The Current State of COP 18

Indeed, it is fair to say that most of the critical issues on the table at COP 18 are not yet resolved. All the questions around the Kyoto Protocol and a second commitment period are still open. Issues surrounding finance – including medium-term pledge levels, the long-term work plan, and how to track countries’ climate finance commitments – have yet to be worked out. Roundtables on the Durban Platform resulted in a good exchange of views, but it’s still unclear whether there will be a firm work plan for 2013 or whether it will remain vague. The most vulnerable countries are understandably asking for more action now – even before a new 2020 agreement kicks in – but most countries haven’t put forth specific proposals.

While it’s not surprising that so many topics are stuck after the first week, the lack of action puts additional focus on the role of Ministers. Many are already in Doha, and they have their work cut out for them if they want to make progress in the remaining week of the conference.

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Greenhouse Gas Mitigation in the United States

An Overview of the Current Policy Landscape

In the context of the U.S. goal to achieve “in the range of a 17 percent emission reduction by 2020 compared with 2005 levels,” this report examines key existing and emerging federal policies that are likely to reduce GHG emissions in the United States. U.S. government GHG projections suggest...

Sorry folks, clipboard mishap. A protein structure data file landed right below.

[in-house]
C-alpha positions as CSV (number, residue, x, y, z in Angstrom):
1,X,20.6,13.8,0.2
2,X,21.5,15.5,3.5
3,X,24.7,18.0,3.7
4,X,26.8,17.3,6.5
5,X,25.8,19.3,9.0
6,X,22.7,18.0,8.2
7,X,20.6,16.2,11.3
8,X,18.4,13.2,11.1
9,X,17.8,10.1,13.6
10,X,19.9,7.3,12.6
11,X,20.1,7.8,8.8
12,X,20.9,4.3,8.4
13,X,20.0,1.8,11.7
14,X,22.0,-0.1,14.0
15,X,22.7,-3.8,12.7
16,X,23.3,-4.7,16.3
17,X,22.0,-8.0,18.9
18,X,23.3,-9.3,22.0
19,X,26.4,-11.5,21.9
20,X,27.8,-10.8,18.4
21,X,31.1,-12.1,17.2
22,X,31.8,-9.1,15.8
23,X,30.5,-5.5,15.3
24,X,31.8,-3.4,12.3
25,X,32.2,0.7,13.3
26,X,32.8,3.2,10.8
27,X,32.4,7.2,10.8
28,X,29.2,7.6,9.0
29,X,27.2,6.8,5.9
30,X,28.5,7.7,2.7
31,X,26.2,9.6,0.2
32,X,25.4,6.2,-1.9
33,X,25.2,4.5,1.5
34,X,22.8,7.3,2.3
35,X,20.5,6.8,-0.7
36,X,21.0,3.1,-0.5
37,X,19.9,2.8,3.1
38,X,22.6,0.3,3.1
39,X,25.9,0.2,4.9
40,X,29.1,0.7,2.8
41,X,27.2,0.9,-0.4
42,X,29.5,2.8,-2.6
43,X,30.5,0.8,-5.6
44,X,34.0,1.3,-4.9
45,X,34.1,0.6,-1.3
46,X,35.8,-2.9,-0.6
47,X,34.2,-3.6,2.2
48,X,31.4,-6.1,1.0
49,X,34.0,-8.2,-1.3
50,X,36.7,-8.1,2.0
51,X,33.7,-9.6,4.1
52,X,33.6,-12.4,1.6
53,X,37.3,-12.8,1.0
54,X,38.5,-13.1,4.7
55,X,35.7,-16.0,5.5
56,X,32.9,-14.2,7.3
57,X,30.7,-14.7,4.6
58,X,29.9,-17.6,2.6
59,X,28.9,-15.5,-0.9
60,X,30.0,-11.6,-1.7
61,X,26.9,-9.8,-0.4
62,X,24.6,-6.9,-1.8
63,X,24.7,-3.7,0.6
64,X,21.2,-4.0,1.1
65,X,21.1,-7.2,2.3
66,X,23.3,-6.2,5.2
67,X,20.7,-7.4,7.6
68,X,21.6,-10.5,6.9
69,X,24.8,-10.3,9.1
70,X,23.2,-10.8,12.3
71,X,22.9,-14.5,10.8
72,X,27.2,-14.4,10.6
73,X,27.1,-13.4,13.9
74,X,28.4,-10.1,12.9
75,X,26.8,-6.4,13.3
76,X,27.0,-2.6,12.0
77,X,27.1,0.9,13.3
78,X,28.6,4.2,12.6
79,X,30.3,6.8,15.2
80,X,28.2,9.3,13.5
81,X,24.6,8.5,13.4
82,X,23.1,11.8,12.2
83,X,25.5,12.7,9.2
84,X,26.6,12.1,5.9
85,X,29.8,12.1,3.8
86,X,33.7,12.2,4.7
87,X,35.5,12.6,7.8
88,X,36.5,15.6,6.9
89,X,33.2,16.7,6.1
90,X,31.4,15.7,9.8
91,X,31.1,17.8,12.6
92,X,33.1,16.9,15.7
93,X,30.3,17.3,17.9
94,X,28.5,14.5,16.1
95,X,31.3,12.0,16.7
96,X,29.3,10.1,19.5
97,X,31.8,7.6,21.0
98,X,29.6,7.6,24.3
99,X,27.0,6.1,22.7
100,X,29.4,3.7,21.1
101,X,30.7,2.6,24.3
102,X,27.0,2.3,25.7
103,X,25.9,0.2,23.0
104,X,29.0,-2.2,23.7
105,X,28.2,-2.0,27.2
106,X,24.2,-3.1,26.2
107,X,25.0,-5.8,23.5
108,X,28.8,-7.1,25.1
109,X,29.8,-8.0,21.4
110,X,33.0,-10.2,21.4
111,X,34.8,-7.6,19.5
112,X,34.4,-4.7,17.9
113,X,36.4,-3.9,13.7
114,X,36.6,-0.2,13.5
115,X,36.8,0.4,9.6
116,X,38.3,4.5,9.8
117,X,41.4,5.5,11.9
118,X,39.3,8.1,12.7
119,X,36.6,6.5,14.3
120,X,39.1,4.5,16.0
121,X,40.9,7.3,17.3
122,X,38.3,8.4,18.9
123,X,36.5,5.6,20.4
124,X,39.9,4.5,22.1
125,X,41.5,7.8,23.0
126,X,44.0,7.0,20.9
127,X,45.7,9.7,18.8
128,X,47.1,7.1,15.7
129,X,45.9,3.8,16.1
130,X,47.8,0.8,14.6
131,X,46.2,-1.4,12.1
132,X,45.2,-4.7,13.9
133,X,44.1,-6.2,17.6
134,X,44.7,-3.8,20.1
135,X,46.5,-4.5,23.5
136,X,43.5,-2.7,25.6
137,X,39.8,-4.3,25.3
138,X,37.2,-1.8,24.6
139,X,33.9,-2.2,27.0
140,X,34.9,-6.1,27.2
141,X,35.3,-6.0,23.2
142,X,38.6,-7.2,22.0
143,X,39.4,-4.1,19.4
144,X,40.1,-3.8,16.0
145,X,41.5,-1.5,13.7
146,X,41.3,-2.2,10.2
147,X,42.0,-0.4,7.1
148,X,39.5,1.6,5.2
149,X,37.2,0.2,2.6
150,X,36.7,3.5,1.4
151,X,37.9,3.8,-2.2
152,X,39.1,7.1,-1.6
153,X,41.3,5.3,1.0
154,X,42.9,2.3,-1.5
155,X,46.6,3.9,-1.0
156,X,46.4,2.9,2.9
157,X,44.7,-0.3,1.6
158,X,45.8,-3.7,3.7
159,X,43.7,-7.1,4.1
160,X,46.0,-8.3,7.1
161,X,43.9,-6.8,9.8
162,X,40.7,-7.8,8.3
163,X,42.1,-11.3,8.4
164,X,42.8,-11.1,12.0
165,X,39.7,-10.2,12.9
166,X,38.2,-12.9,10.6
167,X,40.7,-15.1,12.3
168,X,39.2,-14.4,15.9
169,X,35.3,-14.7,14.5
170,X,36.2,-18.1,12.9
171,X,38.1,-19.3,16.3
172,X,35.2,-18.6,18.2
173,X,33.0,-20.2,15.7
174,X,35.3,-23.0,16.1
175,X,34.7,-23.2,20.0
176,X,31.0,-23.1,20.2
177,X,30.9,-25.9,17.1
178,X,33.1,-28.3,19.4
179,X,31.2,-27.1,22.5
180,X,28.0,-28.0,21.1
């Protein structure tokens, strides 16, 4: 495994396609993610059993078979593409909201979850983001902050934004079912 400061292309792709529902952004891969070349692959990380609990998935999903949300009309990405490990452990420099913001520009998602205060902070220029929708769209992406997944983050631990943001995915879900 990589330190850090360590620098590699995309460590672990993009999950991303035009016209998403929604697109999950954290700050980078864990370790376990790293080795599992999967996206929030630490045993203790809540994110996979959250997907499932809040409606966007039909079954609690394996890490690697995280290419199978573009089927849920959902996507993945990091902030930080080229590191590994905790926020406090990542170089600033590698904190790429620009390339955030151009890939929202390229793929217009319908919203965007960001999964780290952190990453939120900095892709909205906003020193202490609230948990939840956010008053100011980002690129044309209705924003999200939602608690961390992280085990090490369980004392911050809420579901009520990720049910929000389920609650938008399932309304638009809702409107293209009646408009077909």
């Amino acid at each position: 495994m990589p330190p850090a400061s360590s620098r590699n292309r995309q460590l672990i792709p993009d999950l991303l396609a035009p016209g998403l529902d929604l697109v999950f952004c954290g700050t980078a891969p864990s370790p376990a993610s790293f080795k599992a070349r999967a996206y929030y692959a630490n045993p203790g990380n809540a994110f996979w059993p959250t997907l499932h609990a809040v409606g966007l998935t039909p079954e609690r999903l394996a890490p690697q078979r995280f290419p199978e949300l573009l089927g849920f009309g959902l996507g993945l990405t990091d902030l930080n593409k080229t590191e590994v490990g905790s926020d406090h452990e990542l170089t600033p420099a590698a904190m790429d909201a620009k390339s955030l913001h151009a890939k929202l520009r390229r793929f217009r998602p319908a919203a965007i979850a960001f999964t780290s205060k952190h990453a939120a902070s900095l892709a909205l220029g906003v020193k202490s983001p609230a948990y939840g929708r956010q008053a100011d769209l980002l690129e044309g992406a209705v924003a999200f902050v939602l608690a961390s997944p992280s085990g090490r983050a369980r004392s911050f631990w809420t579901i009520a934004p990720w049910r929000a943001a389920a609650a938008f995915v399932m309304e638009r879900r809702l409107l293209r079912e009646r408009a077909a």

The Japanese Fast-Start Finance Contribution

Japan’s fast-start finance (FSF) commitment is one of the largest amongst developed countries, but it is important to consider the contents of this commitment. Japan has played a significant role in global efforts to finance climate change activities in developing countries, and its FSF...

Making Progress on Measurement, Reporting, and Verification (MRV) at COP 18

The international climate deal reached in Durban, South Africa last December marked an important milestone in designing a system for measurement, reporting, and verification (MRV) of countries’ greenhouse gas (GHG) emissions-reductions efforts. In 2014, all countries will submit verifiable biennial reports with information on their GHG emissions, actions to reduce emissions, and support received or provided to other countries for emissions reductions. The Conference of the Parties (COP) also strengthened guidelines for developed countries’ (Annex I) GHG inventories, an important milestone for building trust among all countries.

Despite this progress, however, a number of outstanding issues remain. These issues will need to be resolved at COP 18 in order to ensure that there is an effective MRV system in place that tracks countries’ climate action commitments and holds them accountable.

5 Key MRV Issues that Countries Must Resolve at Doha

While COP 17 mandated revising guidelines by 2014 for developed countries’ national communications (i.e., a document submitted in accordance with the Convention and the Protocol informing other Parties of activities undertaken to address climate change), it failed to begin a similar process for developing countries, whose guidelines are similarly outdated. The Durban text also failed to establish the accounting rules required to prevent the double counting of GHG emissions, where both buyers and sellers of carbon offsets count emissions reductions toward their mitigation targets. COP 18 must build on the momentum generated in Durban to ensure a cost-effective, credible MRV and accounting framework.